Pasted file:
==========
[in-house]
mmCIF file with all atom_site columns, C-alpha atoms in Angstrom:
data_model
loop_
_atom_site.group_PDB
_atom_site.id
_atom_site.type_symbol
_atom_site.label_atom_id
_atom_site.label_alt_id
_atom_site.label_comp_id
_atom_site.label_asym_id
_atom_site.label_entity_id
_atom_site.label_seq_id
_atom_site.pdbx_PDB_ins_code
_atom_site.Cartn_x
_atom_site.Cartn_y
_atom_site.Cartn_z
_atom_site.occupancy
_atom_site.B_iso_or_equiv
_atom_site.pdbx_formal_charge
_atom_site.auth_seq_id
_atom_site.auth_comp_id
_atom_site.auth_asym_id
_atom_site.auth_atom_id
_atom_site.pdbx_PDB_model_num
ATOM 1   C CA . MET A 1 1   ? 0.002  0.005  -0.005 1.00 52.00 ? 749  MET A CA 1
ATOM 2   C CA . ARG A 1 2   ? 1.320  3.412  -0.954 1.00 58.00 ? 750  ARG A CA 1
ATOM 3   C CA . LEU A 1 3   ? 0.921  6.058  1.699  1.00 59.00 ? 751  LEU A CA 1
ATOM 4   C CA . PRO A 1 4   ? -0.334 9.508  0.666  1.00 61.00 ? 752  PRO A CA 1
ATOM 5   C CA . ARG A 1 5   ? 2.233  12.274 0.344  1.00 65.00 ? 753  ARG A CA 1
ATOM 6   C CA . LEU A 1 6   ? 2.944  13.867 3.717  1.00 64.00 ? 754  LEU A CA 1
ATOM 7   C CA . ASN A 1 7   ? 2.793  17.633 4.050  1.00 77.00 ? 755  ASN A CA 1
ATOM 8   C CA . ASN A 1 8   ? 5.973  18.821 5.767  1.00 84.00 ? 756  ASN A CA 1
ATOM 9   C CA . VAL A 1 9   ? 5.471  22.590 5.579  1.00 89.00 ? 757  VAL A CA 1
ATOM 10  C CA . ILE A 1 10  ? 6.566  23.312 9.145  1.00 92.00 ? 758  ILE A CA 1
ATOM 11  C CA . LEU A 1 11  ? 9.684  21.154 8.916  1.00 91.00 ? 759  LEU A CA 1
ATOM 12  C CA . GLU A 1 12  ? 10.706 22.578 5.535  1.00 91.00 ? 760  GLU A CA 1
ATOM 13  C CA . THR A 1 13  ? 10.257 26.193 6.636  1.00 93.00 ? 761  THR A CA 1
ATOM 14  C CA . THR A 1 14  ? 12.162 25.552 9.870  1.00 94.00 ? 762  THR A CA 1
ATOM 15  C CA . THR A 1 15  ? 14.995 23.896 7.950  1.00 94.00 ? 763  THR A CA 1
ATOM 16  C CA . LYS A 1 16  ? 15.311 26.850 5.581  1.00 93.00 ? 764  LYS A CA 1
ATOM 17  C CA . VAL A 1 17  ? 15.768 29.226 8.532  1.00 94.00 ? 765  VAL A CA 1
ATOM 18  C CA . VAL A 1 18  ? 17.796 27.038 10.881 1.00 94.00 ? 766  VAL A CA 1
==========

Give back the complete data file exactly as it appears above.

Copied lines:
[in-house]
mmCIF file with all atom_site columns, C-alpha atoms in Angstrom:
data_model
loop_
_atom_site.group_PDB
_atom_site.id
_atom_site.type_symbol
_atom_site.label_atom_id
_atom_site.label_alt_id
_atom_site.label_comp_id
_atom_site.label_asym_id
_atom_site.label_entity_id
_atom_site.label_seq_id
_atom_site.pdbx_PDB_ins_code
_atom_site.Cartn_x
_atom_site.Cartn_y
_atom_site.Cartn_z
_atom_site.occupancy
_atom_site.B_iso_or_equiv
_atom_site.pdbx_formal_charge
_atom_site.auth_seq_id
_atom_site.auth_comp_id
_atom_site.auth_asym_id
_atom_site.auth_atom_id
_atom_site.pdbx_PDB_model_num
ATOM 1   C CA . MET A 1 1   ? 0.002  0.005  -0.005 1.00 52.00 ? 749  MET A CA 1
ATOM 2   C CA . ARG A 1 2   ? 1.320  3.412  -0.954 1.00 58.00 ? 750  ARG A CA 1
ATOM 3   C CA . LEU A 1 3   ? 0.921  6.058  1.699  1.00 59.00 ? 751  LEU A CA 1
ATOM 4   C CA . PRO A 1 4   ? -0.334 9.508  0.666  1.00 61.00 ? 752  PRO A CA 1
ATOM 5   C CA . ARG A 1 5   ? 2.233  12.274 0.344  1.00 65.00 ? 753  ARG A CA 1
ATOM 6   C CA . LEU A 1 6   ? 2.944  13.867 3.717  1.00 64.00 ? 754  LEU A CA 1
ATOM 7   C CA . ASN A 1 7   ? 2.793  17.633 4.050  1.00 77.00 ? 755  ASN A CA 1
ATOM 8   C CA . ASN A 1 8   ? 5.973  18.821 5.767  1.00 84.00 ? 756  ASN A CA 1
ATOM 9   C CA . VAL A 1 9   ? 5.471  22.590 5.579  1.00 89.00 ? 757  VAL A CA 1
ATOM 10  C CA . ILE A 1 10  ? 6.566  23.312 9.145  1.00 92.00 ? 758  ILE A CA 1
ATOM 11  C CA . LEU A 1 11  ? 9.684  21.154 8.916  1.00 91.00 ? 759  LEU A CA 1
ATOM 12  C CA . GLU A 1 12  ? 10.706 22.578 5.535  1.00 91.00 ? 760  GLU A CA 1
ATOM 13  C CA . THR A 1 13  ? 10.257 26.193 6.636  1.00 93.00 ? 761  THR A CA 1
ATOM 14  C CA . THR A 1 14  ? 12.162 25.552 9.870  1.00 94.00 ? 762  THR A CA 1
ATOM 15  C CA . THR A 1 15  ? 14.995 23.896 7.950  1.00 94.00 ? 763  THR A CA 1
ATOM 16  C CA . LYS A 1 16  ? 15.311 26.850 5.581  1.00 93.00 ? 764  LYS A CA 1
ATOM 17  C CA . VAL A 1 17  ? 15.768 29.226 8.532  1.00 94.00 ? 765  VAL A CA 1
ATOM 18  C CA . VAL A 1 18  ? 17.796 27.038 10.881 1.00 94.00 ? 766  VAL A CA 1